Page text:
The trick that helped injured Price conquer Dakar
It took a makeshift device – that held his KTM's throttle open on liaison stages – to get an injured Toby Price through to a remarkable second Dakar victory.
Price went into the event under a serious injury cloud after breaking his right scaphoid during pre-Dakar training last December, undergoing last-minute surgery in Spain and a short recovery in his native Australia – not enough for the injury to heal – before getting to Peru.
Dealing with unrelenting pain from the injured wrist, Price has now revealed the lengths he went to in getting to the finish.
While having to "grit the teeth" through the competitive stages, some crafty modifications using parts from the KTM's battery cage helped stick his bike's throttle open on liaison stages, offering crucial periods of rest for his wrist.
He was also forced into using his left arm to operate the throttle at times.
"Through the liaison, there's a little bit of a trick I used from what holds the battery in the battery cage," said Price.
"[We] basically just ran a thing around the outside of the grip and it kind of just made the throttle stick a little bit so I could rest my arm a lot more on liaison rides.
"There have been some stages where I actually had to do a bit of left-hand throttle; it's not the best way to be riding a bike.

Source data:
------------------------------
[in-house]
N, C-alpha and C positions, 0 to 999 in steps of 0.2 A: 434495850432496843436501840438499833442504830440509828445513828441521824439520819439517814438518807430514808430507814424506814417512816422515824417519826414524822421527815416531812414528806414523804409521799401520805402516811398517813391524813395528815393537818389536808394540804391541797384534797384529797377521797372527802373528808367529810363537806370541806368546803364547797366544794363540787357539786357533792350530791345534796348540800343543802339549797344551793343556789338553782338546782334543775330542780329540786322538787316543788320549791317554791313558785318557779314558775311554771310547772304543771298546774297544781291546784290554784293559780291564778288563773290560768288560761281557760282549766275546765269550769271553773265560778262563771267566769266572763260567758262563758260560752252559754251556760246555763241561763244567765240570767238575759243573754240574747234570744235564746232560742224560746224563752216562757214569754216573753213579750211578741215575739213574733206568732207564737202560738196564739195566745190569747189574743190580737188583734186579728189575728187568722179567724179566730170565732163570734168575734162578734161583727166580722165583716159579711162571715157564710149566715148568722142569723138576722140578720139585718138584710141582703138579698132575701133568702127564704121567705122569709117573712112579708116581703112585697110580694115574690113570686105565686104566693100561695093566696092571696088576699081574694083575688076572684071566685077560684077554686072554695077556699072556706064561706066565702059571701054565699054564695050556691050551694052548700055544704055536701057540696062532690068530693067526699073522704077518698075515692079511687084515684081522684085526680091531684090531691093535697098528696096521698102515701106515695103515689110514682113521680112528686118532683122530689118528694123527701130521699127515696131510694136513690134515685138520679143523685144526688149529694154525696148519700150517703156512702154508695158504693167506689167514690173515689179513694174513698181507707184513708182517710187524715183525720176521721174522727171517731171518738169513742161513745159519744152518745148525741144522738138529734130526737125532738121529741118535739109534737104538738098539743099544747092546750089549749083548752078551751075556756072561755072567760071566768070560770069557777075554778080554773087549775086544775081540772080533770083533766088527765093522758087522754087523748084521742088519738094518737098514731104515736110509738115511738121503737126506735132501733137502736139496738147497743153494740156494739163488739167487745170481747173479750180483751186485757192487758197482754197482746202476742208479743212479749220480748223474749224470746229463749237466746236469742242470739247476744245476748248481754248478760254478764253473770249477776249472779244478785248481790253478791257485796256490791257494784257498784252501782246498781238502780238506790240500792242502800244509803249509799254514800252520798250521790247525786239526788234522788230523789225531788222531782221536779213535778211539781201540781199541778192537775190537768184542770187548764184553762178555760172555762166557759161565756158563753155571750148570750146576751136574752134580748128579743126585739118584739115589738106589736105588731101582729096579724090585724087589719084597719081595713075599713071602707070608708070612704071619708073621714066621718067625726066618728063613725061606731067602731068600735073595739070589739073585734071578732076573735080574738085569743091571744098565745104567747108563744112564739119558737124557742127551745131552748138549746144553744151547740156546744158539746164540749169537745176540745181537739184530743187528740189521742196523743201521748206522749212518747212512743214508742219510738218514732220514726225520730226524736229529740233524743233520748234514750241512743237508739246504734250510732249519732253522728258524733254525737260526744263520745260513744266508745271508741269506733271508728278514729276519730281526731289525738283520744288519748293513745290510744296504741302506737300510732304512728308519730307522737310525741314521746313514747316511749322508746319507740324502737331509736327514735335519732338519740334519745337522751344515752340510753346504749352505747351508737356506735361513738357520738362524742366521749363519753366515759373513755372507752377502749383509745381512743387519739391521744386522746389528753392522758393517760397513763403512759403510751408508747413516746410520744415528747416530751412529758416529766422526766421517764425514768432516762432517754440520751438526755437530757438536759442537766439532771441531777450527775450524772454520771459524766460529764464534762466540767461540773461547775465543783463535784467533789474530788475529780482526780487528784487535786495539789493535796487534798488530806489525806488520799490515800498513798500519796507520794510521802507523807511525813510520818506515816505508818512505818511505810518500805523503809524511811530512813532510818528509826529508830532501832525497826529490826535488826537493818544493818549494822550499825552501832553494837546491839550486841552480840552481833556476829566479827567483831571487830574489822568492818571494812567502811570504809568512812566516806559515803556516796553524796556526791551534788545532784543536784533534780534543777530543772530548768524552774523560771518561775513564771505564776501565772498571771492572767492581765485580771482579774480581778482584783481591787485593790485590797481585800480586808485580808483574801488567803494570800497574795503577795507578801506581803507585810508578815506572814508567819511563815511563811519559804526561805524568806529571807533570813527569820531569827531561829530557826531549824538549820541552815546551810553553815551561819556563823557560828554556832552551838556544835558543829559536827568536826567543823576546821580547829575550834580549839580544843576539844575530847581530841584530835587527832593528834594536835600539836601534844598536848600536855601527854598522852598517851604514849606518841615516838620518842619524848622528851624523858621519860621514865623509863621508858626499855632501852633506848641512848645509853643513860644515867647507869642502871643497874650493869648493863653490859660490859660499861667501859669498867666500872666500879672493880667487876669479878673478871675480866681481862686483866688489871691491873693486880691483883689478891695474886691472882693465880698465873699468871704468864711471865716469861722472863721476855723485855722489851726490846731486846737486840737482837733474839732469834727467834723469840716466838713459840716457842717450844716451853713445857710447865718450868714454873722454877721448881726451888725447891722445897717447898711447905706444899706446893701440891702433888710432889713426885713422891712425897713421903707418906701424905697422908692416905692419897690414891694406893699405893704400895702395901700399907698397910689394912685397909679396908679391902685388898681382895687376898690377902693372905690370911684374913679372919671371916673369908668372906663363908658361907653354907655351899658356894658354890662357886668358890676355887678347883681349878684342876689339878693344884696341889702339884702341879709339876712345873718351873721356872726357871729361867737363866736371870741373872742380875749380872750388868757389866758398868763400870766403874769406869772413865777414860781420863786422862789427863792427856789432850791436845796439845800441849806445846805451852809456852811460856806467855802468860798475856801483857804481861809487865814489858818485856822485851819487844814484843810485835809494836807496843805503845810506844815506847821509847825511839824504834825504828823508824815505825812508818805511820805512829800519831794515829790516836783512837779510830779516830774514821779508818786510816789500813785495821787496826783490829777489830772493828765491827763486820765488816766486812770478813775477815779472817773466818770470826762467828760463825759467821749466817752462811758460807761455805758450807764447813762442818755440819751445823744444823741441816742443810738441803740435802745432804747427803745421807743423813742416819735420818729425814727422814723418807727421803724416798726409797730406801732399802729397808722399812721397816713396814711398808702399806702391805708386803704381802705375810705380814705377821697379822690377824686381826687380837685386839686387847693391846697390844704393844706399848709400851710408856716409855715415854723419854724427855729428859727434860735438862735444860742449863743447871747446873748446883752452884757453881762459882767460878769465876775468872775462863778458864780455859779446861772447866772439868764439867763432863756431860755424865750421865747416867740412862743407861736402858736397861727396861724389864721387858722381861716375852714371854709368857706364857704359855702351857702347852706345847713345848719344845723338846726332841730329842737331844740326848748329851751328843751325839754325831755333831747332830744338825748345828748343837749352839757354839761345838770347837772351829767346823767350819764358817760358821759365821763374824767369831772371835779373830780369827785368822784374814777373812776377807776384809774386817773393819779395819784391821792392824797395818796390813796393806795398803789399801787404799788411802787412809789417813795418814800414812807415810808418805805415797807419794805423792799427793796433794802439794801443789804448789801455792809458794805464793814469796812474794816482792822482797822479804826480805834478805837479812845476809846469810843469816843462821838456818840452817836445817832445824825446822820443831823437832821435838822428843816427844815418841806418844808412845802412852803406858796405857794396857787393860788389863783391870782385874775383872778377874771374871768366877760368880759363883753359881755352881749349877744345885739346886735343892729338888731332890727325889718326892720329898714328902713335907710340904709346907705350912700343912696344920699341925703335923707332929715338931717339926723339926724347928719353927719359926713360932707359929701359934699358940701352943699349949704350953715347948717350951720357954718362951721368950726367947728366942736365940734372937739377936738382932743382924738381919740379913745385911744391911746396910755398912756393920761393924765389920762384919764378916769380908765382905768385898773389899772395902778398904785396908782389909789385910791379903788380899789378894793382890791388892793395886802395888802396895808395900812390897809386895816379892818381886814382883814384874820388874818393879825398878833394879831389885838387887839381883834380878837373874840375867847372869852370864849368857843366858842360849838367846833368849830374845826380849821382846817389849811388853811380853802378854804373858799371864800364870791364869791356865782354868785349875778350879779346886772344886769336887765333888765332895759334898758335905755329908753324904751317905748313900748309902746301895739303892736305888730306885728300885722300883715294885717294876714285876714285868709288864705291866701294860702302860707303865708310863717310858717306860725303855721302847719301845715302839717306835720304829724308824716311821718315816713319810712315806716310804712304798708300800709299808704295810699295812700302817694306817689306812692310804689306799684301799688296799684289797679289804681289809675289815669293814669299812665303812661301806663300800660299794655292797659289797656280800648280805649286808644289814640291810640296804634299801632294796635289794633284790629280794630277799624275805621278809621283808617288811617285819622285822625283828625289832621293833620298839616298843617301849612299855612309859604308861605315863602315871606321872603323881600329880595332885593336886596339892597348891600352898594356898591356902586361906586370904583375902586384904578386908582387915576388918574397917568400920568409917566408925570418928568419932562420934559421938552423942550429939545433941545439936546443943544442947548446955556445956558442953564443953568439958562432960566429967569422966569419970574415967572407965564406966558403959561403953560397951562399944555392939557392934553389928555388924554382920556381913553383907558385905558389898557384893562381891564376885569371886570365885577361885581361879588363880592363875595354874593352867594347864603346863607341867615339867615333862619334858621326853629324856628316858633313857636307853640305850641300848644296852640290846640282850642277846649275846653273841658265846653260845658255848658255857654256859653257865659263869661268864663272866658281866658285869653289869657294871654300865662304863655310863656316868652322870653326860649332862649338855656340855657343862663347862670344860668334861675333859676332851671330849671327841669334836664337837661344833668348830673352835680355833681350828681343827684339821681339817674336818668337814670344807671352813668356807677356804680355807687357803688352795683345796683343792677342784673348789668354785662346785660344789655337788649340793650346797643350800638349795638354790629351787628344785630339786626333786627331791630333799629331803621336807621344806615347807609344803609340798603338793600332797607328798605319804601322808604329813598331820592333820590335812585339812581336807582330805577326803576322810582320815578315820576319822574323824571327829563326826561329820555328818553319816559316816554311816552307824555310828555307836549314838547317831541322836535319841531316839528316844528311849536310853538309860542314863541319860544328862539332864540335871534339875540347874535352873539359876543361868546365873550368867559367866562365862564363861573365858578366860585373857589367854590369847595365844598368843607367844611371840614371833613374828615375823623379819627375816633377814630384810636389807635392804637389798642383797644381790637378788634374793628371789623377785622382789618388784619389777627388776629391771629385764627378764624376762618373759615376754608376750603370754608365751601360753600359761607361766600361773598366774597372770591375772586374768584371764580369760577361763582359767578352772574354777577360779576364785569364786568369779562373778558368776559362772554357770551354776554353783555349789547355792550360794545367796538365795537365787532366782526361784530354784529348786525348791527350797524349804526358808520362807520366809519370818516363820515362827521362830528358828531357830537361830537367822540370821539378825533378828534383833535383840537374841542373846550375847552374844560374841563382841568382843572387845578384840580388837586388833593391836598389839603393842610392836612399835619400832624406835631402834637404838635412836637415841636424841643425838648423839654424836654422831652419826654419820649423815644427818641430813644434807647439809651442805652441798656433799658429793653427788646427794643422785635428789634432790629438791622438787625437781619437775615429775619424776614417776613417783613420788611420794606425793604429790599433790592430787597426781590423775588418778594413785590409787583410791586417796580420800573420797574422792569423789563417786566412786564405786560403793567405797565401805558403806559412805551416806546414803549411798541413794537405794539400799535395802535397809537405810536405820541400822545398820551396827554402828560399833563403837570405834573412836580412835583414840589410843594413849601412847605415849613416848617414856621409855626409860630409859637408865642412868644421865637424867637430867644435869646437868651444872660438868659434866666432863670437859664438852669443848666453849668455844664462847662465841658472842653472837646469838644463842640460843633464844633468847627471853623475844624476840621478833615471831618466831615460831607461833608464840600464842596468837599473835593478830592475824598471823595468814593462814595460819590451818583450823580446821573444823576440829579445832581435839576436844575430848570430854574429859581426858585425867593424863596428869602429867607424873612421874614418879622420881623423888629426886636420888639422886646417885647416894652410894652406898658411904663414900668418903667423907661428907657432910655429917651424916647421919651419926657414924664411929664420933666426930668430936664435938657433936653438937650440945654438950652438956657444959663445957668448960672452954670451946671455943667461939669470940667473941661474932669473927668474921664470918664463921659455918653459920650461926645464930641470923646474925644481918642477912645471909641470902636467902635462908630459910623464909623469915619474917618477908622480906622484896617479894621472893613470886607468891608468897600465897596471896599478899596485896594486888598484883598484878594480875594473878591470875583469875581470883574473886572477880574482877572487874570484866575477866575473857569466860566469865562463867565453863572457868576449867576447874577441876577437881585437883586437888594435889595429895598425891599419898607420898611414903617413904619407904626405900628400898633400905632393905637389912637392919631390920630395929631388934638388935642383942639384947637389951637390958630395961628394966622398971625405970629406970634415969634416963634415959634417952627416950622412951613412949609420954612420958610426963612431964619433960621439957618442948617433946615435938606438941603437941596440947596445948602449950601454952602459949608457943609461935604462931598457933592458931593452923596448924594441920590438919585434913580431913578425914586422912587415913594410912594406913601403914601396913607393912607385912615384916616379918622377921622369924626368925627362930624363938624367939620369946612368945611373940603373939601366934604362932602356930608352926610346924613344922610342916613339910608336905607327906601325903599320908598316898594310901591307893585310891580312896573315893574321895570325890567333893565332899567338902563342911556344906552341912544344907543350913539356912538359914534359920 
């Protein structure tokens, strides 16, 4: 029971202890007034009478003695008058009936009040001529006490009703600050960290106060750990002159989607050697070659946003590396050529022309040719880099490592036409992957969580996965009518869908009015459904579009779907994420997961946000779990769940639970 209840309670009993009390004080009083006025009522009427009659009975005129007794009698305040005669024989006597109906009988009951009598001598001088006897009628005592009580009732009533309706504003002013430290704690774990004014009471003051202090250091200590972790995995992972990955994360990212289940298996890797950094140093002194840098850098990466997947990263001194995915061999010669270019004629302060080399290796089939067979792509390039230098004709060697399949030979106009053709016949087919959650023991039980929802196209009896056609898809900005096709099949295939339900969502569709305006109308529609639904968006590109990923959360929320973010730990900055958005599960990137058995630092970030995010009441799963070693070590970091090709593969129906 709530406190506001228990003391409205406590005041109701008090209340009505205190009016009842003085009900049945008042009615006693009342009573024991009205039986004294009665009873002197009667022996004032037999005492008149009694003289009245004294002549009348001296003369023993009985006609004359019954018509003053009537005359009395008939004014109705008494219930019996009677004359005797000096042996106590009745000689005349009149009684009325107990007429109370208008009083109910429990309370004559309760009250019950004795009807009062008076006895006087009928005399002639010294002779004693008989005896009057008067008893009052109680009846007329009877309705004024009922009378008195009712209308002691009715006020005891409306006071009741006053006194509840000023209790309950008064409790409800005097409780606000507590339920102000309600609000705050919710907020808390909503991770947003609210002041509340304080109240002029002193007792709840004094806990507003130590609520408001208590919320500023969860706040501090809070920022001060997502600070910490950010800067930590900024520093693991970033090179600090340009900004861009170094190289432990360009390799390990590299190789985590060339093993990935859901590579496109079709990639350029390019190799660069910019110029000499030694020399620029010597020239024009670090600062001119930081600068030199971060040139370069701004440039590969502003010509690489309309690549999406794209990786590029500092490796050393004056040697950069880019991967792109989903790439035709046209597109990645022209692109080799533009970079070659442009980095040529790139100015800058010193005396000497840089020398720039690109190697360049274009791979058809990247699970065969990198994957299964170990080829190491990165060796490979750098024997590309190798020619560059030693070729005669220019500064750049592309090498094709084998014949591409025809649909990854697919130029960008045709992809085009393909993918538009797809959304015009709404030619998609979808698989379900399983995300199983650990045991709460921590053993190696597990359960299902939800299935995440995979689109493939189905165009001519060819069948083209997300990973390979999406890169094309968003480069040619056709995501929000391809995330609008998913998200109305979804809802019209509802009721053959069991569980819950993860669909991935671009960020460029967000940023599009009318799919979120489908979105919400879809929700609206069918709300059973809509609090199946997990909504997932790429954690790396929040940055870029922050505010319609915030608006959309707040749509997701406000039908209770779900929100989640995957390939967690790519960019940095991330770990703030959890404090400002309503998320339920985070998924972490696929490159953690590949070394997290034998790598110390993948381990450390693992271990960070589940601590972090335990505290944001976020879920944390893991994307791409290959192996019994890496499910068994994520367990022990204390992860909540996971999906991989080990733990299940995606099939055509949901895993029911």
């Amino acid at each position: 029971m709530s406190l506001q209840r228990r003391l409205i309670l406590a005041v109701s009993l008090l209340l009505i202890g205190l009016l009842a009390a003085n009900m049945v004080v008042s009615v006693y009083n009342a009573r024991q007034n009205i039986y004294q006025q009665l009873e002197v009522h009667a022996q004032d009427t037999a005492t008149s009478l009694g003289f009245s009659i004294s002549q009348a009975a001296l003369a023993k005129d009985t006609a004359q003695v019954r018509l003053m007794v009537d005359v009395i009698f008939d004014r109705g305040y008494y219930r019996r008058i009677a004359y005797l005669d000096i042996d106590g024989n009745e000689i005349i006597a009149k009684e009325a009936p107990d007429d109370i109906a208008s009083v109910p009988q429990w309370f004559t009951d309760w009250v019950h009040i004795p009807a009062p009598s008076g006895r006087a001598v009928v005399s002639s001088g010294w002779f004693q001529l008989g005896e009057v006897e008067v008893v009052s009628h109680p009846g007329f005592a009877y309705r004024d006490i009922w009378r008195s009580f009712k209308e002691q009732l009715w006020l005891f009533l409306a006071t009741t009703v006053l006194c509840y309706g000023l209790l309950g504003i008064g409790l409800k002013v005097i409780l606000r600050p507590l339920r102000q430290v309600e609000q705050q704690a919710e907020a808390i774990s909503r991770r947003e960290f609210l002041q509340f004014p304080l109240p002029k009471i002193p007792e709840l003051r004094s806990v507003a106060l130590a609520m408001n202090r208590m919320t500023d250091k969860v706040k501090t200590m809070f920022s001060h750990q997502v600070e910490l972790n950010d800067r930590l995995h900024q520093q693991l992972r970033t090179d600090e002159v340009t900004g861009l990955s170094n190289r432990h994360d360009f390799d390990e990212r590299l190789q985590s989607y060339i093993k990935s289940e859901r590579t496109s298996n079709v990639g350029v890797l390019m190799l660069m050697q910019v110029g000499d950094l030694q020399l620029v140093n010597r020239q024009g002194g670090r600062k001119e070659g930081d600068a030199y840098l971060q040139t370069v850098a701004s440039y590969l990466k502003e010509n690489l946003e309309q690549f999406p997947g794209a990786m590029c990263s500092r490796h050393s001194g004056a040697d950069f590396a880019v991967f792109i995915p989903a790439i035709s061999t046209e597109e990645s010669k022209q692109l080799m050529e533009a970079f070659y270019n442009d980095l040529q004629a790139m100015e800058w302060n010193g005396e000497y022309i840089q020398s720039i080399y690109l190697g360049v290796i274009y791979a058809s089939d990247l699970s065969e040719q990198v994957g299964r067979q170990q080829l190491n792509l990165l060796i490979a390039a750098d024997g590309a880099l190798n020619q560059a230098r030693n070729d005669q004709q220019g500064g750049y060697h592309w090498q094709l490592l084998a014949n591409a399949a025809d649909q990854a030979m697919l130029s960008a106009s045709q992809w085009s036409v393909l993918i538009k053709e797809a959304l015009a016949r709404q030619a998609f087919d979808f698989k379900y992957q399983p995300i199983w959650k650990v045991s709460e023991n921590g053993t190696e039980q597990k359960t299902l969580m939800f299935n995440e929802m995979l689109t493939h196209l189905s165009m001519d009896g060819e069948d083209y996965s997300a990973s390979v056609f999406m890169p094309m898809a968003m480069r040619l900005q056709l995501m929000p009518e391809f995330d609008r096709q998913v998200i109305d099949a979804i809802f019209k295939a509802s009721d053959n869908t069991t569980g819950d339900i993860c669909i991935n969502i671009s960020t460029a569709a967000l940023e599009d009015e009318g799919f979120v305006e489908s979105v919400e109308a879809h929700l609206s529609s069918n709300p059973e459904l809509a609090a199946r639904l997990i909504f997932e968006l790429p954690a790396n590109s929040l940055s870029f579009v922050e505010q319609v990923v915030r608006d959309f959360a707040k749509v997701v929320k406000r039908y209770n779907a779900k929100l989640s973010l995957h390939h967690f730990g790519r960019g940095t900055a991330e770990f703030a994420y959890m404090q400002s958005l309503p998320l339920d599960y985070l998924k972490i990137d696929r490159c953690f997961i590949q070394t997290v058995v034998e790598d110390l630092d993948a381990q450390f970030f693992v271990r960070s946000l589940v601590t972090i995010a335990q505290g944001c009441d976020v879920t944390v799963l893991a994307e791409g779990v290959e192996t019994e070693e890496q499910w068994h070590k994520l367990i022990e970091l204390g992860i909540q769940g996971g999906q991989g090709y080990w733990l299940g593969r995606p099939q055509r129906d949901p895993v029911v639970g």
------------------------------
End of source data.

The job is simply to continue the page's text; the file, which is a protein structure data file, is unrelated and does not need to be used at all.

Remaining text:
"But we made it work, we made it to the finish line, we survived. It's a crazy feeling."
Finishing the rally wasn't something even Price himself expected to do, the Aussie admitting he thought he'd be headed home after a couple of days.
"I honestly thought if I could get to stage three and then pack up and go home, I was going to be happy with that," he said.
"Stage three, we all kind of got lost, we all had a bad day, and it made me put the helmet back on and go again.
"The rest day was good for us, it was pretty much on the limit there and the rest day gave me the day off to get a solid day of resting and sort it out.
"After that, it was trying to charge on and grit the teeth. The last five days have been a very, very big struggle."
Having said the wrist was "on fire" following his push into the lead with two stages to go, Price was equally unable to hide his discomfort come the end of the event.
But, he did admit the sweet taste of victory would help ease the pain.
"Pretty much all I can say is that it feels like there are about five people driving a knife in my wrist now," he said.
"It’s not very comfortable, it’s not very enjoyable, but at the end of the day the victory has paid off. I’ll forget about the pain now, that’s for sure. The win takes away all the pain."
When the celebrations are done Price will have his wrist assessed for further damage.
"I guess I'll go and get some MRI scans and CT scans and x-rays and see what damage we've done and where we'll situate ourselves for the rest of the year," he added.
"Hopefully I'll still have a wrist after this, hopefully they don't chop the thing off."
Additional reporting by Sergio Lillo
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